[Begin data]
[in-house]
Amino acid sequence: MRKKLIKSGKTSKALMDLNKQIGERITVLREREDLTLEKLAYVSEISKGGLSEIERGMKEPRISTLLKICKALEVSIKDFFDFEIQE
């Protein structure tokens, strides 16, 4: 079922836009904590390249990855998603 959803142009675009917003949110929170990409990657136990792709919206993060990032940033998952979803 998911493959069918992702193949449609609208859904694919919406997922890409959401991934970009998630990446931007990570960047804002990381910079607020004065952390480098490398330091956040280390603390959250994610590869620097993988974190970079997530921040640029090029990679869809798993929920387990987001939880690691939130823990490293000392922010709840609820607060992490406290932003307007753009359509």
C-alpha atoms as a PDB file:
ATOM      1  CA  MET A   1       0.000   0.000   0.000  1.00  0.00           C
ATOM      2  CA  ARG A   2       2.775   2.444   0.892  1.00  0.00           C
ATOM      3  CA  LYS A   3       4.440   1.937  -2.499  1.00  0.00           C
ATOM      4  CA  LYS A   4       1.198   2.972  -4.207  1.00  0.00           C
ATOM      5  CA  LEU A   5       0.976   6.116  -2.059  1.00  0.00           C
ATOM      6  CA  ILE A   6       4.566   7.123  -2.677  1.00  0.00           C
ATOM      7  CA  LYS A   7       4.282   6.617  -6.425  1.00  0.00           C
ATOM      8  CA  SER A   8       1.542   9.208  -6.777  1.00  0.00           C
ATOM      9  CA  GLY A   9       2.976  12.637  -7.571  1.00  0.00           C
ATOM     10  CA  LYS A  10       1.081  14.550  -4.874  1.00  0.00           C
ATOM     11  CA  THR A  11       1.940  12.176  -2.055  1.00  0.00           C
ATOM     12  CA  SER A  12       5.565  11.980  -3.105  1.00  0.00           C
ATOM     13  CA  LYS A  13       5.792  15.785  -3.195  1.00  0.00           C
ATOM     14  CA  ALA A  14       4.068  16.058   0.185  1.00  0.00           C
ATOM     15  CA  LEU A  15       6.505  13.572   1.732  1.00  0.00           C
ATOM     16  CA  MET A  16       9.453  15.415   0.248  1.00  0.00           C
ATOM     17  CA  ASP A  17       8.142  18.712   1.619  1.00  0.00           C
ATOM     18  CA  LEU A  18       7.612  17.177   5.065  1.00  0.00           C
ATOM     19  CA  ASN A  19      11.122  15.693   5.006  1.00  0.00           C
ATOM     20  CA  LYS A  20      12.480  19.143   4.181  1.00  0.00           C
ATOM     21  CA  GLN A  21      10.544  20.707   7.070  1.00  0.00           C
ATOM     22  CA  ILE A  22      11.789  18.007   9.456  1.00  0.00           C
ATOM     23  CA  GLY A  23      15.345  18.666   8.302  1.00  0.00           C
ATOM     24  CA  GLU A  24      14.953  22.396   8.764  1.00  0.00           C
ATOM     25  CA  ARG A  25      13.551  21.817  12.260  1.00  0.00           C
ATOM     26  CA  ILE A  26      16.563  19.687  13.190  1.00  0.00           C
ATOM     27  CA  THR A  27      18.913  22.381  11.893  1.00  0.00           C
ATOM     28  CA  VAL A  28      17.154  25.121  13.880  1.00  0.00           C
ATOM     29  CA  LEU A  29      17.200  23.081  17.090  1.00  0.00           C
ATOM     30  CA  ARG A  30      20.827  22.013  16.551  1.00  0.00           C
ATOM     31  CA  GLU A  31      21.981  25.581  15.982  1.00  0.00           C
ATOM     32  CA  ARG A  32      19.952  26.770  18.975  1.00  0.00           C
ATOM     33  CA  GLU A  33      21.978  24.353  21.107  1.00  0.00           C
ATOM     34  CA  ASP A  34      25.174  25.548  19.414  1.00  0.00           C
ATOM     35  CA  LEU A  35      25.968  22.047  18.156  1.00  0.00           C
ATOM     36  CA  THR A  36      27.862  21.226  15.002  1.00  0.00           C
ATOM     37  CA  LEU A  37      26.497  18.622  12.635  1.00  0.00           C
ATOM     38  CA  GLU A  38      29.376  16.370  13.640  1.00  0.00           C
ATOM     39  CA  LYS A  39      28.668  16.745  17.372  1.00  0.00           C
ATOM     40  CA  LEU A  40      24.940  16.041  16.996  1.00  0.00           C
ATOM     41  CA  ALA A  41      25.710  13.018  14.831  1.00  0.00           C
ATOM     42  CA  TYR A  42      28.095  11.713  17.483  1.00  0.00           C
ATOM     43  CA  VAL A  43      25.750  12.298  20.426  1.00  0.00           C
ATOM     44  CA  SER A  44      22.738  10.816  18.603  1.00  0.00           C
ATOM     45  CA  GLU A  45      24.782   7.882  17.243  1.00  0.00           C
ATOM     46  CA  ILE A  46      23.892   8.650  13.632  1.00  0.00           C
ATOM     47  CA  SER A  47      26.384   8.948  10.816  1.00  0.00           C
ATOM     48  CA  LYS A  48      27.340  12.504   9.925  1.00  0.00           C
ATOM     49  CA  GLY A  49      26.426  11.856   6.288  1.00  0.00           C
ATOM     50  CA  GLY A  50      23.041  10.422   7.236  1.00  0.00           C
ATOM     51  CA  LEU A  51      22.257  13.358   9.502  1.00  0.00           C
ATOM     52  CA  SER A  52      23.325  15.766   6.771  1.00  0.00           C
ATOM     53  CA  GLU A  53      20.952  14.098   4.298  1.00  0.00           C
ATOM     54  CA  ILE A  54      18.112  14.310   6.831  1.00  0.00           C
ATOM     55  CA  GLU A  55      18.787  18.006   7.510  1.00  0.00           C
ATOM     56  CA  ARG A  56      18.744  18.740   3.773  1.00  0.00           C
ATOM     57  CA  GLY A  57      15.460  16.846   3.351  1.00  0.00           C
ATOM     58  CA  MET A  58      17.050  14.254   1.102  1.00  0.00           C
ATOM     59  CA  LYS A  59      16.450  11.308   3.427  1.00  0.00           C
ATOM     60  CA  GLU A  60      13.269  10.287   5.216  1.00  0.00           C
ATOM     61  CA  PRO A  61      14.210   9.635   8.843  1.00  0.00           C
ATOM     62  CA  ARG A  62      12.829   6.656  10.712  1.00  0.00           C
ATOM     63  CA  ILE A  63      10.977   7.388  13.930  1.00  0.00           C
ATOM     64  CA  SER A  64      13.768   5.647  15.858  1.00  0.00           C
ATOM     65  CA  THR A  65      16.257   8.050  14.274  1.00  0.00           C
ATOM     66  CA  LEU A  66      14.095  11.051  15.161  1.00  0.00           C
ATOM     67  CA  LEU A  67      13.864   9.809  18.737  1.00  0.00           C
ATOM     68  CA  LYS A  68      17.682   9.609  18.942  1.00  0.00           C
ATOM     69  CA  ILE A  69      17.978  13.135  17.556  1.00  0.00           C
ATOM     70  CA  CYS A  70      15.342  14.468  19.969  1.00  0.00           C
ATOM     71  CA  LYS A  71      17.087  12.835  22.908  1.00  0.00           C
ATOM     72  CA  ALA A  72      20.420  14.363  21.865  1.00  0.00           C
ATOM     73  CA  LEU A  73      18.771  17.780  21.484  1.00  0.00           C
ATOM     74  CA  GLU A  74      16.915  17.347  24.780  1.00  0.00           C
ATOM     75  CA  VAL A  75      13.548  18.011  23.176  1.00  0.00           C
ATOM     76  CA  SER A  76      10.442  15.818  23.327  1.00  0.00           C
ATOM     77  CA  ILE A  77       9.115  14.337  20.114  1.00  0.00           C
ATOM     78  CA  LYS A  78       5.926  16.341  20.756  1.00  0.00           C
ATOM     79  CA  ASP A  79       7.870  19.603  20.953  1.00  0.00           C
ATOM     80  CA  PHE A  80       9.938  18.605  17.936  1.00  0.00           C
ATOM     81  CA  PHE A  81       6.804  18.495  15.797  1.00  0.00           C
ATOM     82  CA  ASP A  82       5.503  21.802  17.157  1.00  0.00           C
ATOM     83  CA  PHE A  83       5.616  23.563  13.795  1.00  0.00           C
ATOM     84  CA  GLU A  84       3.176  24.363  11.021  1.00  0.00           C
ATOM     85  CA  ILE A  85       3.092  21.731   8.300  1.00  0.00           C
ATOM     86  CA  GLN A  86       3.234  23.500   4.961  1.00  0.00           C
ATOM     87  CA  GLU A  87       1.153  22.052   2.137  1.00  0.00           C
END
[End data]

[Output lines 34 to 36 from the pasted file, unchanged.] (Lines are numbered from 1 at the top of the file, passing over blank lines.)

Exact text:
ATOM     30  CA  ARG A  30      20.827  22.013  16.551  1.00  0.00           C
ATOM     31  CA  GLU A  31      21.981  25.581  15.982  1.00  0.00           C
ATOM     32  CA  ARG A  32      19.952  26.770  18.975  1.00  0.00           C